Saturday, April 22, 2006

Jass: "Its musical value is nil, and its possibilities of harm are great."

So, Jazz Fest is coming up soon, and with it the usual discussion of jazz as key to the culture of New Orleans, and New Orleans as a city with a unique love for jazz. And along with that, the occasional voice pointing out that New Orleans' vibrant hip-hop scene is margaized by some, etc. Here, then, retyped verbatim and in full, an editorial published in The (New Orleans) Times-Picayune in 1918, the same year that Louis Armstrong took King Oliver's place in Kid Ory's band. Armstrong followed Oliver's lead, moving to Chicago, a few years later. Anyway, here's the editorial:

Jass and Jassism

Why is the jass music, and therefore, the jass band? As well ask why is the dime novel or the grease-dripping doughnut? All are manifestations of a low streak in man's tastes that has not yet come out in civilization's wash. Indeed, one might go farther, and say that jass music is the indecent story syncopated and counter-pointed. Like the improper anecdote, also in its youth, it was listened to blushingly, behind closed doors and drawn curtains, but, like all vice, it grew bolder until it dared decent surroundings, and there, was tolerated because of its oddity.

We usually think of people as either musical or nonmusical, as if there were a simple line separating two great classes. The fact is, however, that there are many mansions in the house of music. There is first the great assembly hall of melody -- where most of us take our seats at some time in our lives -- but a lesser number pass on to inner sanctuaries of harmony, where the melodic sequence, the "tune," as it most frequently is called, has infinitely less interest than the blending of noise into chords so that the combining wave-lengths will give new aesthetic sensations. This inner court of harmony is where nearly all the truly great music is enjoyed.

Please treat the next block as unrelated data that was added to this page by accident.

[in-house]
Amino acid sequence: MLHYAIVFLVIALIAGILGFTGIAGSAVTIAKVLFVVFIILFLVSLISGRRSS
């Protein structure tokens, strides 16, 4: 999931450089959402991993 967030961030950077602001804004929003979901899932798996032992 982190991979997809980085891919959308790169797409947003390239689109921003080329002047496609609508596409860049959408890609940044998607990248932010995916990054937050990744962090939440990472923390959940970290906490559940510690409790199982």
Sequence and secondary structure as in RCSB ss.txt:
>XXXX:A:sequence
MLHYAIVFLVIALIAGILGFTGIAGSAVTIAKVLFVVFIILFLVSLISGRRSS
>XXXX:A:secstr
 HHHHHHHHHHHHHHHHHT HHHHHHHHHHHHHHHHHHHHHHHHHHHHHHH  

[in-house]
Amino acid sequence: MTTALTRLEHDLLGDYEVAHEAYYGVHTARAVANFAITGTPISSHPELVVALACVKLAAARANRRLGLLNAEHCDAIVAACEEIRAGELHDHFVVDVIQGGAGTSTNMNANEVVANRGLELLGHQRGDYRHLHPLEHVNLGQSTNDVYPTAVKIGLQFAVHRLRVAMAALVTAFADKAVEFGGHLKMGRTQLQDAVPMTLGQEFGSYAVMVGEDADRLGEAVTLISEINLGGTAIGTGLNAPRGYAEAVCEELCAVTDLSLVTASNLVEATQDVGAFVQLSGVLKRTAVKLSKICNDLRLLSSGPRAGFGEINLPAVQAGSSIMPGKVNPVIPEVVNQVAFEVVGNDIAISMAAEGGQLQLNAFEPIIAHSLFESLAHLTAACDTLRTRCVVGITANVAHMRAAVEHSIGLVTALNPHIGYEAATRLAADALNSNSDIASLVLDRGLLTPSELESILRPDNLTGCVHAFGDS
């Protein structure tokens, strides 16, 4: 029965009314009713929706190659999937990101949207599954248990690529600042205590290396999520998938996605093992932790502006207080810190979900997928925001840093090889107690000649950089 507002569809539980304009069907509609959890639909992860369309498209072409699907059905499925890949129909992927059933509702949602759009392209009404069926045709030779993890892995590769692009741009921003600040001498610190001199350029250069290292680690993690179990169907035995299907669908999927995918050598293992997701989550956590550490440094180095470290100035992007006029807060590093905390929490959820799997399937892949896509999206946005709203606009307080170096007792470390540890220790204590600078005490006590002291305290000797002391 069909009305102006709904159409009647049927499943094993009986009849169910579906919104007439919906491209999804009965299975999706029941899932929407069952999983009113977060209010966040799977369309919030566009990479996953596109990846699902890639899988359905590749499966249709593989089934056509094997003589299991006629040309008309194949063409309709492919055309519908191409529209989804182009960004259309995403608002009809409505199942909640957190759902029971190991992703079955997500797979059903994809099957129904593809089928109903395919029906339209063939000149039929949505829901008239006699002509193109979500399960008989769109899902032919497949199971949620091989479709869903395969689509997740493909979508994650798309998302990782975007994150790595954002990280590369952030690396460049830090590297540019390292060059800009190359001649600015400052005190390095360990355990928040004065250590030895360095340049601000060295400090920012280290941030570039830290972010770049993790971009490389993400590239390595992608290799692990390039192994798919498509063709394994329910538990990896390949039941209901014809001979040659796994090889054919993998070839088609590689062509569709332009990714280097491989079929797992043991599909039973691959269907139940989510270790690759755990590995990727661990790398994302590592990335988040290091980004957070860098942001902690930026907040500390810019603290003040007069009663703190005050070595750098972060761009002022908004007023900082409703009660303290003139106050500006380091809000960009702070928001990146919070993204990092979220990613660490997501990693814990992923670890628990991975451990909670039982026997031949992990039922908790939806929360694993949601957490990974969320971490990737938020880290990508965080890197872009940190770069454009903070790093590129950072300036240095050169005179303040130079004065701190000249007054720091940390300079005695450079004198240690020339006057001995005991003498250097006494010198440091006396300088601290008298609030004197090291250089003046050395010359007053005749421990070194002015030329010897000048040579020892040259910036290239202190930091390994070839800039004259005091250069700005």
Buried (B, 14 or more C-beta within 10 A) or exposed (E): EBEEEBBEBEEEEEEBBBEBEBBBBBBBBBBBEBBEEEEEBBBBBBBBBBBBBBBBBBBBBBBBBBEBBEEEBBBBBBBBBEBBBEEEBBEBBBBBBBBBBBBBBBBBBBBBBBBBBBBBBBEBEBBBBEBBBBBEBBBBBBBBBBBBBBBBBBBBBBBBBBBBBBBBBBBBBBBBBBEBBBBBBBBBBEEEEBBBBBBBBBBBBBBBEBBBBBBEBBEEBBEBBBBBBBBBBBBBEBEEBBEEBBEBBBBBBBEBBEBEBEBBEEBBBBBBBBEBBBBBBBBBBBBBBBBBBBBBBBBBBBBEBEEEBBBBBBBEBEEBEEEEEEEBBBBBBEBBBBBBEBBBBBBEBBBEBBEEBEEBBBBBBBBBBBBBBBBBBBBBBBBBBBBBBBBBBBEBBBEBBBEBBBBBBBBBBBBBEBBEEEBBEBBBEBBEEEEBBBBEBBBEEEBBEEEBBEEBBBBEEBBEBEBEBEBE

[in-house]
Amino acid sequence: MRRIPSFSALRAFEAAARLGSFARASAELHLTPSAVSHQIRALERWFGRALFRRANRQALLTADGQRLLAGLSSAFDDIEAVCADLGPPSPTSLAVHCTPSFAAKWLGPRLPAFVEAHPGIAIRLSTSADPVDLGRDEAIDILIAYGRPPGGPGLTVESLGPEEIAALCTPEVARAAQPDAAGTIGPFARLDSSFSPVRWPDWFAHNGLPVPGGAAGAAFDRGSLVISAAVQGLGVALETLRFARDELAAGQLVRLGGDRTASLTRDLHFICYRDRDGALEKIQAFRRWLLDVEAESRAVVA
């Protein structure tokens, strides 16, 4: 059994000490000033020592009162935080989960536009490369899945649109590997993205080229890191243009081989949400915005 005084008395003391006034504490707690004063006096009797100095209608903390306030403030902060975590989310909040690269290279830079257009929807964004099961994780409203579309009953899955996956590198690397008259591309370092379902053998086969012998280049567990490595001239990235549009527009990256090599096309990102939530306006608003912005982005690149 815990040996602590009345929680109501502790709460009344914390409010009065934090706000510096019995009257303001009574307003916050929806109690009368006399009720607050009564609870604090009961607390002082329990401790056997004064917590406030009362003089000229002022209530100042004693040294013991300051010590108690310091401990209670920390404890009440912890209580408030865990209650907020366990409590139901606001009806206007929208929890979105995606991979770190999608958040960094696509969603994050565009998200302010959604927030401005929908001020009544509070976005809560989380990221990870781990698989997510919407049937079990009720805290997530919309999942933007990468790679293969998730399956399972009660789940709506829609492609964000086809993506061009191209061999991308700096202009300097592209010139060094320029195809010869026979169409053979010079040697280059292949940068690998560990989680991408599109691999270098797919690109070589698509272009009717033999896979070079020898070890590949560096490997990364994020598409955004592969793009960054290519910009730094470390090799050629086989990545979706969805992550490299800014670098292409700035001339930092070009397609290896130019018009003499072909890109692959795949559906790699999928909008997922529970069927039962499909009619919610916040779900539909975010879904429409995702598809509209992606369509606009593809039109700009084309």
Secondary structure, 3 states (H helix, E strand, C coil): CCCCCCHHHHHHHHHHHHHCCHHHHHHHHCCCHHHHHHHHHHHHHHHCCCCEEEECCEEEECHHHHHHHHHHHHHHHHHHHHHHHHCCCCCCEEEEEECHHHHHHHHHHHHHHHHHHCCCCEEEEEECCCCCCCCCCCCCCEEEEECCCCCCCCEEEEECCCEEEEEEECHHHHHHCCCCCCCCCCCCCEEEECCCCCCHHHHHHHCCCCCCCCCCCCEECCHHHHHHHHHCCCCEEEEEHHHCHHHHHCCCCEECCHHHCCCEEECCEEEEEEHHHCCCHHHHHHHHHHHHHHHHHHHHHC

In the house there is, however, another apartment, properly speaking, down in the basement, a kind of servants' hall of rhythms. It is there we hear the hum of the Indian dance, the throb of the Oriental tambourines and kettle drums, the clatter of the clogs, the click of Slavic heels, the thumpty-tumpty of the negro banjo, and, in fact, the native dances of a world. Although commonly associated with melody, and less often with harmony also, rhythm is not necessarily music, and he who loves to keep time to the pulse of the orchestral performance by patting his foot upon the theater floor is not necessarily a music lover. The ultra modernists in composition, go so far as to pronounce taboo upon rhythm, and even omit the perpendicular lines on their bars of written music, so that the risk of a monotonous pulsation is done away with.

Prominently, in the basement hall of rhythm, is found rag-time, and of those most devoted to cult of the displaced accent there has developed a brotherhood of those who, devoid of harmonic and even of melodic instinct, love to fairly wallow in noise. On certain natures sound loud and meaningless has an exciting, almost an intoxicating effect, like crude colors and strong perfumes, the sight of flesh or the sadic pleasure in blood. To such as these the jass music is a delight, and a dance to the unstable bray of the sackbut gives a sensual delight, more intense and quite different from the languor of a Viennese waltz or the refined sentiment and respectful emotion of an eighteenth century minuet.

In the matter of jass, New Orleans is particularly interested, since it has been widely suggested that this particular form of musical vice had its birth in this city -- that it came, in fact, from doubtful surroundings in our slums. We do not recognized the honor of parenthood, but with such a story in circulation, it behooves us to be last to accept the atrocity in polite society, and where it has crept in we should make it a point of civic honor to suppress it. Its musical value is nil, and its possibilities of harm are great.

--Times-Picayune editorial, June 20, 1918 (page 4, Column 2)

[Thanks to the person who insisted no thanks were necessary... You know who you are.]